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Tax Time: 3 Ways Your Dependents Can Save You Money

Jan 29, 2018 3 min read Wanda Marie Thibodeaux

Key Takeaways

  • You can determine whether someone qualifies as your dependent by looking at tests the IRS lays out in Publication 501.
  • Dependents do not necessarily have to be related to you or live with you for the entire year.
  • An individual may be your dependent either as a qualifying child or qualifying relative, but not both.


For tax purposes, a dependent is defined as a "qualifying child" or a "qualifying relative." But a qualifying child doesn't have to be your own offspring, and even people who are not related to you can be qualifying relatives. The Internal Revenue Service uses a series of tests to determine who you can claim.



What are some guidelines for claiming dependents?

Generally speaking, you can't claim someone as a dependent if you're a dependent yourself.

A qualifying child must:

  • Be related to you (e.g., son, daughter, half-sister, adopted child or their offspring).
  • Be under age 19, under age 24 if going to school full time OR any age if permanently/totally disabled.
  • Live with you for more than half a year (there are some exceptions, such as temporary absences to attend school).
  • Receive more than half of their financial support from you, even if they're working.
  • NOT be claimed by anyone else, such as an ex-spouse.


A qualifying relative must:

  • Live with you all year OR be on the list of relatives who don't live with you (see Publication 501, e.g., mother, son-in-law, sister).
  • Have a gross income of $4,050 or less in 2018.
  • Receive more than half of their financial support from you, even if they're working.
  • NOT be claimed by anyone else or fit the criteria for a qualifying child.


3 ways dependents can put money back in your pocket

Now let's examine some common dependency examples:

Example 1

Mark's 20-year-old girlfriend, Janice, moves in with him in February. They have a baby boy in March. Janet stays home with their son for his first year, so she doesn't work or go to school. Her income before having the baby is $3,897.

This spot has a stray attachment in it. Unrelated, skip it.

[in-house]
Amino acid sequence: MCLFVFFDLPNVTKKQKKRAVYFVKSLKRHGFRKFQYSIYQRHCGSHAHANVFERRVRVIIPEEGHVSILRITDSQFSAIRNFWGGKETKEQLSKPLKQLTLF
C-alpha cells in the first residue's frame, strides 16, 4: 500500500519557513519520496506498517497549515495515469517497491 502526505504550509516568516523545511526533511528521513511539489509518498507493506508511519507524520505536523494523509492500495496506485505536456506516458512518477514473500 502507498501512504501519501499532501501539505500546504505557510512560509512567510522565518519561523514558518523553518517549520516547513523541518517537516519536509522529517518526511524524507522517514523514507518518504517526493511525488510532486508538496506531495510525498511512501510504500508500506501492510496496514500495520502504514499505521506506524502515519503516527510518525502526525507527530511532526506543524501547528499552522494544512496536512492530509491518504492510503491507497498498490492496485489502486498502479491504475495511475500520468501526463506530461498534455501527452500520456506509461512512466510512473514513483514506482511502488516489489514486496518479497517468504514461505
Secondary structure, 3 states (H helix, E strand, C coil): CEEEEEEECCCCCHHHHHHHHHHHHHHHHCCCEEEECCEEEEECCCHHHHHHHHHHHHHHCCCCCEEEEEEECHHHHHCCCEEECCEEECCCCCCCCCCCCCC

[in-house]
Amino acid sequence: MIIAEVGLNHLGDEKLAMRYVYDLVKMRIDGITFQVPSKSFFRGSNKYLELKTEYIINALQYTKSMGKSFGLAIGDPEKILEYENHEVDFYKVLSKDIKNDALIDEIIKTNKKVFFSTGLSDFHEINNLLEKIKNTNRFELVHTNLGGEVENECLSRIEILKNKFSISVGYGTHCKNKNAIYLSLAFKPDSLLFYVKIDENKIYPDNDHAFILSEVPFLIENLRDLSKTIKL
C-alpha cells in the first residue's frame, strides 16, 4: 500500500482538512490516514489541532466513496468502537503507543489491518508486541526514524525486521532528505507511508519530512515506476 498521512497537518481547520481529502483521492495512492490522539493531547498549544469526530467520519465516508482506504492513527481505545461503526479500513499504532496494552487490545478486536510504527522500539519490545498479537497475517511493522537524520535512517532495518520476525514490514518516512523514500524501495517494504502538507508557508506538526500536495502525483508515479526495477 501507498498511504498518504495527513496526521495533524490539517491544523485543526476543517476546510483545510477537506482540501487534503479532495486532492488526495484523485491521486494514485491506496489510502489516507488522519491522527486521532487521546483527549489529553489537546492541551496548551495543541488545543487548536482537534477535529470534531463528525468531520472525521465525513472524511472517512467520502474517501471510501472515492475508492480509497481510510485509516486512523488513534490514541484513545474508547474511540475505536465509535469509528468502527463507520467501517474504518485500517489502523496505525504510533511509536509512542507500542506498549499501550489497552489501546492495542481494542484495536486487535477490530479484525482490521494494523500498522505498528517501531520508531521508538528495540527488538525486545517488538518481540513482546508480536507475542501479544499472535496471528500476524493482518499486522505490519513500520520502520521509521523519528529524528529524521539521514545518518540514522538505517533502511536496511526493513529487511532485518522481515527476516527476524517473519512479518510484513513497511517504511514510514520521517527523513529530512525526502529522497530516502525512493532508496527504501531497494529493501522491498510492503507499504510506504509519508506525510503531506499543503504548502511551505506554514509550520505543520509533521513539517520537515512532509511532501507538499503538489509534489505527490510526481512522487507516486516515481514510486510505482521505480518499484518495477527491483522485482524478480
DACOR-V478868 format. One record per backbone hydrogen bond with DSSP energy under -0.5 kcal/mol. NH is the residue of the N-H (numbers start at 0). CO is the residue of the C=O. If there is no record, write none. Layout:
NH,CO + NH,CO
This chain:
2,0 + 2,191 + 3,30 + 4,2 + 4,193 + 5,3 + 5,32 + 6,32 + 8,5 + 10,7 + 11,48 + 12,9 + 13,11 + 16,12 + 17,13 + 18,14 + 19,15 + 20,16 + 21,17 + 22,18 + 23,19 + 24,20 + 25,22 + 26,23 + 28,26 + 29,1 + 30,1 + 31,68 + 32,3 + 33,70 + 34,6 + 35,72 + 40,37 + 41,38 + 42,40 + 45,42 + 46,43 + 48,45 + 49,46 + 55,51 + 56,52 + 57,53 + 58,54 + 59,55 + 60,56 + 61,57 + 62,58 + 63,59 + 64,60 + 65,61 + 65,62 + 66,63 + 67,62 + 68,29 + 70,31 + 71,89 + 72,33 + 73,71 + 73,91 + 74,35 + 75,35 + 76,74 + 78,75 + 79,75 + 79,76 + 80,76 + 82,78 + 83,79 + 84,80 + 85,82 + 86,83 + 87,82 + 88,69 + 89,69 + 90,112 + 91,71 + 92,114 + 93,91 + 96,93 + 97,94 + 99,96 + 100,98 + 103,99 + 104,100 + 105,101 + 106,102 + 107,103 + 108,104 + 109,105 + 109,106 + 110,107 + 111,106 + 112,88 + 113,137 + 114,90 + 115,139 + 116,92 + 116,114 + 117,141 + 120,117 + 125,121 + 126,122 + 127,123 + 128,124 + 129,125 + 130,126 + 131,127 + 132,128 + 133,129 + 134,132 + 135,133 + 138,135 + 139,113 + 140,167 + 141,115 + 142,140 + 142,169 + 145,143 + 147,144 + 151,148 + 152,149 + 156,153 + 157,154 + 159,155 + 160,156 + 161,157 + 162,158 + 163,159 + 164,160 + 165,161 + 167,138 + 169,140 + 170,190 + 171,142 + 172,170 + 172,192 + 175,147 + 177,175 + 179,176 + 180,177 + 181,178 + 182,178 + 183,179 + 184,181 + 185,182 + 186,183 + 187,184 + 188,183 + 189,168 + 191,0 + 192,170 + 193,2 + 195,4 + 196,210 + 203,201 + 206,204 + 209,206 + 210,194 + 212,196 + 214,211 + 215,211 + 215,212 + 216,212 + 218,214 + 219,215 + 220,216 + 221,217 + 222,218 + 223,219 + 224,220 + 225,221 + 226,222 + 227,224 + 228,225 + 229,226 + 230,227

Janice is a qualifying relative because her income is less than $4,050, her parents cannot claim her as a child due to her age, she's been a member of the household for more than half the year and Mark provides more than half of her financial support. Mark also can claim the baby as a qualifying child. Janice cannot claim the baby because she is Mark's dependent.


Example 2

John, 21, lives with his brother, Andrew. John is working toward his undergraduate degree. He's working but earns only about $5,000 out of the $15,000 he needs. Andrew makes up the difference.

Andrew can claim John as a qualifying child because of their relationship, the fact that John is under 24 while going to school, John lives with Andrew full time and John can't be claimed by anyone else.


Example 3

Marybeth is a senior with no income who lives alone. Because her son Justin earns much more than his two younger siblings, he covers about 60% of her expenses while they cover 25% and 15%, respectively.

Marybeth doesn't have to live with Justin all year because she is listed as an exception in Publication 501. Justin's siblings can't claim her because they don't pay more than half of her expenses. Since she also meets the gross income test, Justin can claim Marybeth as a qualifying relative.


What you can do next

Review IRS Publication 501 carefully to see how many tax credits you can take beginning in 2018. If you have any doubts, talk to a qualified professional who can take a closer look at the specifics of your case — there are special rules and exceptions that may apply.


Wanda Marie Thibodeaux is a freelance writer and sole proprietor of Takingdictation.com. Her work has appeared in online and print publications such as The Finance Base, Legal Beagle, Bankaroo and Inc.com.


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